I’m taking a page from their book this Thanksgiving and having three different holiday dinners. To help keep things interesting and disaster-free, I’ll be listening to Turkey Confidential on Thanksgiving morning for ideas, advice and real-time turkey triage from the folks at The Splendid Table. There’s more about Turkey Confidential in this edition of prEview. Plus, VPR commentators share their own family stories in advance of the National Day of Listening. Plus, in VPR Cooks, Cheryl Willoughby shares a favorite Thanksgiving recipe that has nothing to do with a traditional turkey dinner.

Michelle Jeffery

Turkey Confidential
Thanksgiving Day, 11 a.m. on VPR
On the day even non-cooks are busy in the kitchen, Lynne Rossetto Kasper and the rest of the folks at The Splendid Table will take your culinary questions and turkey triage. You can call in during the program at 1-800-537-5252, join a live chat, or ask your question online. Visit the Turkey Confidential website for more information, recipes, and to share pictures and stories of your Thanksgiving successes and disasters.

VPR Cooks: Non-Traditional Thanksgiving?
In Cheryl Willoughby’s house, Thanksgiving dinner does not include turkey, mashed potatoes, or even cranberry sauce. Instead, she prepares a complex, special meal of some particular ethnicity. Indian cuisine (that's South Asian Indian, not Native American) is her favorite. Visit our website for her recipe for Sambhara (Gujerati-style cabbage with carrots).

National Day of Listening
November 23-27 at 7:55 and 5:55 on VPR
We hope you’ll join us for the second annual National Day of Listening. Listen all next week as VPR commentators share their families’ treasured stories. Then, on the day after Thanksgiving, set aside some time to have a conversation with someone important to you. Interview a relative, friend, or mentor. You’ll find more information and pointers at our website.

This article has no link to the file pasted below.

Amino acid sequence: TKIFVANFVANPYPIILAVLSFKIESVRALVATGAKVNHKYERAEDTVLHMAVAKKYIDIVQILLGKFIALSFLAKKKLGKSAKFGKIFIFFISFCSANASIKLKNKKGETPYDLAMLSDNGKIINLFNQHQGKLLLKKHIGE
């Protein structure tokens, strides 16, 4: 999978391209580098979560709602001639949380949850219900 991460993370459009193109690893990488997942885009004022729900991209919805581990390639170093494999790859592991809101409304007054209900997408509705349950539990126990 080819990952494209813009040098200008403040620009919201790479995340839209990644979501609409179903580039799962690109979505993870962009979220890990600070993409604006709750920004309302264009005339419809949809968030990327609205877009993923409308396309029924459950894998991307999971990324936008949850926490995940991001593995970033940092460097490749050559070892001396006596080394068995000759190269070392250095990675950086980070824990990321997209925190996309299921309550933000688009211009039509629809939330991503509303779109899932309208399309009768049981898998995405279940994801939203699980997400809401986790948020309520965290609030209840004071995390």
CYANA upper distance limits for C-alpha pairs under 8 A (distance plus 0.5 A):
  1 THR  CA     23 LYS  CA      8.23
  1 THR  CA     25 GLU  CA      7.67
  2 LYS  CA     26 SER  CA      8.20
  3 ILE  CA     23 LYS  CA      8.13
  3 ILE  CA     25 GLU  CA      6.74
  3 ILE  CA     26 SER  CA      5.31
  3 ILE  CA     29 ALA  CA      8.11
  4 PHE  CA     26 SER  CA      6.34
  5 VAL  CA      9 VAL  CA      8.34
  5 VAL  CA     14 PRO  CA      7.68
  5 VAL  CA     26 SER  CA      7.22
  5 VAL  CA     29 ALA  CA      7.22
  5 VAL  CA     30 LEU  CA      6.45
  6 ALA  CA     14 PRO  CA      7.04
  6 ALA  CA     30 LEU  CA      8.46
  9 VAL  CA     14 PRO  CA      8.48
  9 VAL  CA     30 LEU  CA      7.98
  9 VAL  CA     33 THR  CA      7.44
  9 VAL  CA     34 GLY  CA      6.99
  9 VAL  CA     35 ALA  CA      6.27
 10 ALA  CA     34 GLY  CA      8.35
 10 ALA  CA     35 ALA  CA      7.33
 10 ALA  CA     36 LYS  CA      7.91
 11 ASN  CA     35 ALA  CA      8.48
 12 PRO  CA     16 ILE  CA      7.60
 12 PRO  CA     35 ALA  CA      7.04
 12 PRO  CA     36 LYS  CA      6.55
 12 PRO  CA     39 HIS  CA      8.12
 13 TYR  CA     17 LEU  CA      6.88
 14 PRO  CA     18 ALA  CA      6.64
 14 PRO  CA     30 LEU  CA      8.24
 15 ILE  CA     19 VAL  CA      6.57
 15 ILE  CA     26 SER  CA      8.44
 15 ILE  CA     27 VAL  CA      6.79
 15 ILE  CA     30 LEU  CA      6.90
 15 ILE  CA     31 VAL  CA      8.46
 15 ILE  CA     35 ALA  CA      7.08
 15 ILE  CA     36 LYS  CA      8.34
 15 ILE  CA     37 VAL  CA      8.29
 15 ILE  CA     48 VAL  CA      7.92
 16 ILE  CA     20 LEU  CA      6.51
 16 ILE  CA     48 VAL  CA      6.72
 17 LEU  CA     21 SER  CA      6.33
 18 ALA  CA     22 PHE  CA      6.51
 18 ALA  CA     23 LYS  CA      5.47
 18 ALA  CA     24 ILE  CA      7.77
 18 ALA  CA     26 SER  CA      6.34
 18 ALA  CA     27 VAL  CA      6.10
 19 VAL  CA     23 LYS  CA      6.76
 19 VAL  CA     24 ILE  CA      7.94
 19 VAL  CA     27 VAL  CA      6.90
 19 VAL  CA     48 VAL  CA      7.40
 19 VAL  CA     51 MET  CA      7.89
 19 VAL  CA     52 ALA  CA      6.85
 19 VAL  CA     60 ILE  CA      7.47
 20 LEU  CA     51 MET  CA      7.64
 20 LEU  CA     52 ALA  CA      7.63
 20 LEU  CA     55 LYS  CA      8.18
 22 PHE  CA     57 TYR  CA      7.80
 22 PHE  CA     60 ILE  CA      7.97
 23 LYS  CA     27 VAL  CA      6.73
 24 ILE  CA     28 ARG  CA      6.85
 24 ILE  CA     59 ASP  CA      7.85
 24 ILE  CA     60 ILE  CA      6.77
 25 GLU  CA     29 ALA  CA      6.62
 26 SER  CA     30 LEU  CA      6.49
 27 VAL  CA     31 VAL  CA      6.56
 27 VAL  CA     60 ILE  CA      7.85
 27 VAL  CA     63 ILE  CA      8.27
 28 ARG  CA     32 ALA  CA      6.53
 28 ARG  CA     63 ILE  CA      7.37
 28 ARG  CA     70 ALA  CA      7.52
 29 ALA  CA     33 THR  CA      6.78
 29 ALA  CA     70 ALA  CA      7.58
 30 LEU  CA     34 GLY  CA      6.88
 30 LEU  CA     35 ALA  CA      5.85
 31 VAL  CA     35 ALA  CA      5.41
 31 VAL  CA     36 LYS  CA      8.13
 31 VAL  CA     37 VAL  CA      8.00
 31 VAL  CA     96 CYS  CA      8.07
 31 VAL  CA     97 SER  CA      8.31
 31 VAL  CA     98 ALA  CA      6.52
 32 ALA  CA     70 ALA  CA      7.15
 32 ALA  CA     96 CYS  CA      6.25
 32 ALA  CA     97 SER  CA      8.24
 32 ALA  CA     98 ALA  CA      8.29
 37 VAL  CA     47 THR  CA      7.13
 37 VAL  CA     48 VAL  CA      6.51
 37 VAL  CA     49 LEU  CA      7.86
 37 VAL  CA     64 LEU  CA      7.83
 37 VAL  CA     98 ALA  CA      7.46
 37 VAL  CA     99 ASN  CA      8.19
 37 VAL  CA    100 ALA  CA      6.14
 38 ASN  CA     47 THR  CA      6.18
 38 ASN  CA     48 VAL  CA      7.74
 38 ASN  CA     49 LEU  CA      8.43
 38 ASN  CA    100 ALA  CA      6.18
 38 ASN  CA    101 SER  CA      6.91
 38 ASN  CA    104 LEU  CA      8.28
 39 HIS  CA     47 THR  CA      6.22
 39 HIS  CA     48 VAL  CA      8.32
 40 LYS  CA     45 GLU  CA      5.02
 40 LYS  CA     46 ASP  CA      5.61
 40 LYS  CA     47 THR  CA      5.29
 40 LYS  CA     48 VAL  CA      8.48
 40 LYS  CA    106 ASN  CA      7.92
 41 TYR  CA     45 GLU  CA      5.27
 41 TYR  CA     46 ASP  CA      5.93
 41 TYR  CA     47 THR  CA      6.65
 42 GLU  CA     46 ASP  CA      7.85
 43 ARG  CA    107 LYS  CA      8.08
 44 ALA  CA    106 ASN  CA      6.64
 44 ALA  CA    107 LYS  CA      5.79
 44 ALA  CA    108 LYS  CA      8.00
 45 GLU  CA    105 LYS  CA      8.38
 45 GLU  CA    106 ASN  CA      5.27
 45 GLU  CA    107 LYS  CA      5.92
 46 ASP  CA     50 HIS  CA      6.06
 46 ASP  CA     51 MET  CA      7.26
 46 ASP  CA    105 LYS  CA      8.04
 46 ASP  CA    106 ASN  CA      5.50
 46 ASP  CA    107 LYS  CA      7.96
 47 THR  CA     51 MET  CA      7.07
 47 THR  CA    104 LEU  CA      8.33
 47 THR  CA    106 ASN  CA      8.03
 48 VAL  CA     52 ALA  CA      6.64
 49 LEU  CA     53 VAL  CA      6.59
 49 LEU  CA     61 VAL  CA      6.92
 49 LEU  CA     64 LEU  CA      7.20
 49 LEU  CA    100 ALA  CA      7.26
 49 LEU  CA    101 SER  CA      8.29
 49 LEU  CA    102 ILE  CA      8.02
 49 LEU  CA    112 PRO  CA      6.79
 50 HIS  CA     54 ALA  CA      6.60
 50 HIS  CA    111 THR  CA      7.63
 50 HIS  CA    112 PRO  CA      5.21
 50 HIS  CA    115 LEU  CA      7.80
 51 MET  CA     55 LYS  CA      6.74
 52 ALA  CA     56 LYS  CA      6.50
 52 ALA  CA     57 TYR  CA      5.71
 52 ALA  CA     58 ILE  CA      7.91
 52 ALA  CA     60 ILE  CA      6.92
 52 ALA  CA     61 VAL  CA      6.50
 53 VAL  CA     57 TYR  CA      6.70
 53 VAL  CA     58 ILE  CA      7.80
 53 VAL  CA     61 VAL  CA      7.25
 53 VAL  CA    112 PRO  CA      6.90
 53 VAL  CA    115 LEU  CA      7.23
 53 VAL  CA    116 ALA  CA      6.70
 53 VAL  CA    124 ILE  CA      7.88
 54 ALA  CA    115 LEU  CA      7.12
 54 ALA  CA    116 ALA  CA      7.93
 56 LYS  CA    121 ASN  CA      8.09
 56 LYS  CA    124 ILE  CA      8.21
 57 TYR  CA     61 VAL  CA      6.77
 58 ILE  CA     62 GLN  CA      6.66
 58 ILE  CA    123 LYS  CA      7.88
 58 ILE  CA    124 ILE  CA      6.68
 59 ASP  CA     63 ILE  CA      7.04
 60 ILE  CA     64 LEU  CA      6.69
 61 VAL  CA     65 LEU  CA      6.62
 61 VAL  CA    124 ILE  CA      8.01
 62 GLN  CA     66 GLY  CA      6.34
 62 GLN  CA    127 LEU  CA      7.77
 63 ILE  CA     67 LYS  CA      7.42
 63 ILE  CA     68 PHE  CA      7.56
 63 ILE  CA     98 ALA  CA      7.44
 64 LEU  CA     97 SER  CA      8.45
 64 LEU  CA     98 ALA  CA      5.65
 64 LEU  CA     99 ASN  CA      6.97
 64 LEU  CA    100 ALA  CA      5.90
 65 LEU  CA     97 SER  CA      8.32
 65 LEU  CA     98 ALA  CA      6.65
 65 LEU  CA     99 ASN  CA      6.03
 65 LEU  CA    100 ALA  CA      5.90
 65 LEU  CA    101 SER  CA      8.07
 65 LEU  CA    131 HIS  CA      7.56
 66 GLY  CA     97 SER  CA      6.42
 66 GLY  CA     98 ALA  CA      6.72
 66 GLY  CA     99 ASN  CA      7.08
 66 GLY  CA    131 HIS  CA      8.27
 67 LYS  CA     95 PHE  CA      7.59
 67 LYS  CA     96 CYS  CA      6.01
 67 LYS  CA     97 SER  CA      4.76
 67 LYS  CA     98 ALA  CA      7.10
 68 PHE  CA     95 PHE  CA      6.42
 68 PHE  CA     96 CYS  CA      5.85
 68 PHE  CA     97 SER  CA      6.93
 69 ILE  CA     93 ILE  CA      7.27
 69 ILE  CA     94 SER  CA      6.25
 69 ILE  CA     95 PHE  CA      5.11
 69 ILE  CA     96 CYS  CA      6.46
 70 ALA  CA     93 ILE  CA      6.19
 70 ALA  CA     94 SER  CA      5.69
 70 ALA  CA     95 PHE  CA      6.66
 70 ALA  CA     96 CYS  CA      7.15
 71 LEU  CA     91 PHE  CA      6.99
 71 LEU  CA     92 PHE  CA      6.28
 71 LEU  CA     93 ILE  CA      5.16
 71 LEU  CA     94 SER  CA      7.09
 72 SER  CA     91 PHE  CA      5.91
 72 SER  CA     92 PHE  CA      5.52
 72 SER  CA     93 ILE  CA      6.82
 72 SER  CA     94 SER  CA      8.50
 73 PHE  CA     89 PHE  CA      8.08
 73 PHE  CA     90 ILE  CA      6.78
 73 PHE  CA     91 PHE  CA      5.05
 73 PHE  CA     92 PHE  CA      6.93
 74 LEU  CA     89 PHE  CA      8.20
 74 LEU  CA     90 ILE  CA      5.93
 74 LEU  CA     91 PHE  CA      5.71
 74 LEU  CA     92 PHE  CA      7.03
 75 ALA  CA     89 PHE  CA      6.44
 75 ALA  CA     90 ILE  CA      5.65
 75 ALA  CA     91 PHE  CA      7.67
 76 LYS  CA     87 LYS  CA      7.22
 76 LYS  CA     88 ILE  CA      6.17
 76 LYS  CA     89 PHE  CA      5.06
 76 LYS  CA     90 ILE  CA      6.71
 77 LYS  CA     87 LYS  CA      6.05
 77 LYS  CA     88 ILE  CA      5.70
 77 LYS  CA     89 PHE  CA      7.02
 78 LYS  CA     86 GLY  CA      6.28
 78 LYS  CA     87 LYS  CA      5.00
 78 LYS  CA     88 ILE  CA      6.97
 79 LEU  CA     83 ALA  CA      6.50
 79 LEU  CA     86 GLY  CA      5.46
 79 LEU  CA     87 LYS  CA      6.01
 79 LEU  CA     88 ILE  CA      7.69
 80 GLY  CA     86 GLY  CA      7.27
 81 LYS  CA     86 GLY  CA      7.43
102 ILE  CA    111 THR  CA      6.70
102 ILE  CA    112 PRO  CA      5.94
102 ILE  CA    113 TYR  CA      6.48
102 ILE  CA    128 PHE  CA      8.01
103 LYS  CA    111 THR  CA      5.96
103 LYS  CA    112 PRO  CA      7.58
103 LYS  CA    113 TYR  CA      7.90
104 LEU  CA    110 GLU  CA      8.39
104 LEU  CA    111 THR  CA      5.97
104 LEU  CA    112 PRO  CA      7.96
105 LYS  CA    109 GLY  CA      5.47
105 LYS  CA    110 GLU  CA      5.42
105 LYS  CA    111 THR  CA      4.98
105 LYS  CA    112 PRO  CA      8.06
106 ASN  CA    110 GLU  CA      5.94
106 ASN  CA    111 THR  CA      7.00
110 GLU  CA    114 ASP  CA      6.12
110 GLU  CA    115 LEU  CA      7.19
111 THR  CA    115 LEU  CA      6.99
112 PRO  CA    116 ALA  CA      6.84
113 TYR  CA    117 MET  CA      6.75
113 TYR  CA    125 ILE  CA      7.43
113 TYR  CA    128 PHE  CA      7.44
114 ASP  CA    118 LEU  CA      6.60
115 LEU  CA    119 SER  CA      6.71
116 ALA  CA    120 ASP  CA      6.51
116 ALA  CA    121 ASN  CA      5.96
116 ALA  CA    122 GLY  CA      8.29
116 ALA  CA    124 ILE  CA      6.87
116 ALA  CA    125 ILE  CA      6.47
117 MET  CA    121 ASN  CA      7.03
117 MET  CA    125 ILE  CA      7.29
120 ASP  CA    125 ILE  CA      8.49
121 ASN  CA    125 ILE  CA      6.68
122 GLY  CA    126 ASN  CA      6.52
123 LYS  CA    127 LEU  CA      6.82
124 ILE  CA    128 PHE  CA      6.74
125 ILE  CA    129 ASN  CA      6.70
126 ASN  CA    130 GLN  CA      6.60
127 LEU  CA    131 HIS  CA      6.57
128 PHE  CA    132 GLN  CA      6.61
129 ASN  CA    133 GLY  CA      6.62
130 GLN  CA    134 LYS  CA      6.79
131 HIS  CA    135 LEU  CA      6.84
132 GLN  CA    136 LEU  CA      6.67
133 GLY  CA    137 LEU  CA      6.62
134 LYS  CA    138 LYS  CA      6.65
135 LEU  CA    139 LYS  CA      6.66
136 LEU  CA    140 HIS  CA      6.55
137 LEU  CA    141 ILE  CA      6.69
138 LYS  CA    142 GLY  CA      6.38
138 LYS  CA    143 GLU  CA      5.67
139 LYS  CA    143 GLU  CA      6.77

NPR: What We’re Reading
NPR covers a lot of books every week. Among them, there are always a handful of standouts — the shortlist, the books with buzz. "What We're Reading" brings you the NPR book team’s picks of the most interesting new fiction and nonfiction releases, along with candid comments from reporters, hosts and staffers.

Vermont Edition: Doug Racine
Friday, November 20, noon on VPR
The 2010 gubernatorial election is a year away, but several democratic candidates have already announced their intention to run. This Friday, we continue our series of candidate interviews when we’ll be joined by Chittenden County State Senator Doug Racine. Email your question for Sen. Racine to Check out VPR’s coverage of the 2010 gubernatorial election here.

Monday, November 16, 2009

Non-Traditional - Or Is It?

Not everyone loves the turkey, stuffing, cranberry jellies and slivered almond green bean casseroles that typify the culinary fare of Thanksgiving. In the diverse spirit of this country's cross-continental, multicutural heritage - one could ask how representative those dishes are of America, anyway?

In my house, we've moved away from turkey for the holiday meal. For many years now I've enjoyed taking the extra time the day offers to leisurely prepare a special meal of some particular ethnicity. It purely comes down to food preference rather than philosophy. Indian cuisine (that's South Asian Indian, not Native American) for its wide range of flavors, spice intensity, and cool/hot sensations has proven to be the favorite. With the hours of preparation and careful cooking it requires, we can usually plan on the holiday meal to be ready in the early evening. The result MORE than makes the anticipation worthwhile!

By around 6pm or so, my much-loved marble mortar and pestle (stained green from the jalapeno mint chutney) is resting on the counter, its work done at last for the day - and the numerous little bowls (I use my Chinese condiment dishes) that hold everything from chopped coriander, hand-ground cumin and cloves and turmeric and cardamom seeds are all emptied out, these ingredients having found a home aromatically simmering away in everything from Chicken Tikka Masala to spicy cauliflower (Phool Gobi aur Aloo Ki Bhaji) and handmade flatbreads (Naan).

Also non-traditional is the source of the many interesting, colorful dishes at my Thanksgiving banquet. My secret is not in time-tested recipes that have been handed down from (Scandinavian!) relatives - it's a dog-eared, broken-binding book I stumbled upon many years ago at a secondhand bookstore in Denver. As reliably as any family member, the stories it tells and secrets it has shared over the years now make Madhur Jaffrey's Indian Cooking another welcome and familiar guest at our annual Thanksgiving dinner table.